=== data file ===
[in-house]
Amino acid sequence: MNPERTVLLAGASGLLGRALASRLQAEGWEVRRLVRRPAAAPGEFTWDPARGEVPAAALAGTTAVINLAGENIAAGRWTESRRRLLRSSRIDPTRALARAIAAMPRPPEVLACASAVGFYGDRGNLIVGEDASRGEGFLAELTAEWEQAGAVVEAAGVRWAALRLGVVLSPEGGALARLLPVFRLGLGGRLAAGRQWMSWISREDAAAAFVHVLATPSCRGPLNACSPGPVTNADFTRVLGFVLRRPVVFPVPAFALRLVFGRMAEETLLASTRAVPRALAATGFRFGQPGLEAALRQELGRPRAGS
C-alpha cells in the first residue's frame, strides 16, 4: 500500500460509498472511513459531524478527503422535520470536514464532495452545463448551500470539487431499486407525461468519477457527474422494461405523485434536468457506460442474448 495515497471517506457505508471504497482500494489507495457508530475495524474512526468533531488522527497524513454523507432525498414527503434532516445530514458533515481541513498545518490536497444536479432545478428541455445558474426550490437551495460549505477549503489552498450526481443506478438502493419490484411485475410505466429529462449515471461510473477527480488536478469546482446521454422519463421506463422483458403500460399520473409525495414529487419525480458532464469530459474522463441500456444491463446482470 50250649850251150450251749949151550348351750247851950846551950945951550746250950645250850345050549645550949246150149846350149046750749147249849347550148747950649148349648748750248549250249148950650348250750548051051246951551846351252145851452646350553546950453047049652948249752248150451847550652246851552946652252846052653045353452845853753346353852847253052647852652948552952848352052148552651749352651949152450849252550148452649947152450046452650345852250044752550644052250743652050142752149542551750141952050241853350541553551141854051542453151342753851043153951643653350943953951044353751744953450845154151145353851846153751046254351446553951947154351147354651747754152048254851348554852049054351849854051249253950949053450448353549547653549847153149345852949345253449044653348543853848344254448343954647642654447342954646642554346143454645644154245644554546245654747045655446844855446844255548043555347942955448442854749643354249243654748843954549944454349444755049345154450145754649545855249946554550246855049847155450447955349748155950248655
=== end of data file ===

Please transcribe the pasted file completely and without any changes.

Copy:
[in-house]
Amino acid sequence: MNPERTVLLAGASGLLGRALASRLQAEGWEVRRLVRRPAAAPGEFTWDPARGEVPAAALAGTTAVINLAGENIAAGRWTESRRRLLRSSRIDPTRALARAIAAMPRPPEVLACASAVGFYGDRGNLIVGEDASRGEGFLAELTAEWEQAGAVVEAAGVRWAALRLGVVLSPEGGALARLLPVFRLGLGGRLAAGRQWMSWISREDAAAAFVHVLATPSCRGPLNACSPGPVTNADFTRVLGFVLRRPVVFPVPAFALRLVFGRMAEETLLASTRAVPRALAATGFRFGQPGLEAALRQELGRPRAGS
C-alpha cells in the first residue's frame, strides 16, 4: 500500500460509498472511513459531524478527503422535520470536514464532495452545463448551500470539487431499486407525461468519477457527474422494461405523485434536468457506460442474448 495515497471517506457505508471504497482500494489507495457508530475495524474512526468533531488522527497524513454523507432525498414527503434532516445530514458533515481541513498545518490536497444536479432545478428541455445558474426550490437551495460549505477549503489552498450526481443506478438502493419490484411485475410505466429529462449515471461510473477527480488536478469546482446521454422519463421506463422483458403500460399520473409525495414529487419525480458532464469530459474522463441500456444491463446482470 50250649850251150450251749949151550348351750247851950846551950945951550746250950645250850345050549645550949246150149846350149046750749147249849347550148747950649148349648748750248549250249148950650348250750548051051246951551846351252145851452646350553546950453047049652948249752248150451847550652246851552946652252846052653045353452845853753346353852847253052647852652948552952848352052148552651749352651949152450849252550148452649947152450046452650345852250044752550644052250743652050142752149542551750141952050241853350541553551141854051542453151342753851043153951643653350943953951044353751744953450845154151145353851846153751046254351446553951947154351147354651747754152048254851348554852049054351849854051249253950949053450448353549547653549847153149345852949345253449044653348543853848344254448343954647642654447342954646642554346143454645644154245644554546245654747045655446844855446844255548043555347942955448442854749643354249243654748843954549944454349444755049345154450145754649545855249946554550246855049847155450447955349748155950248655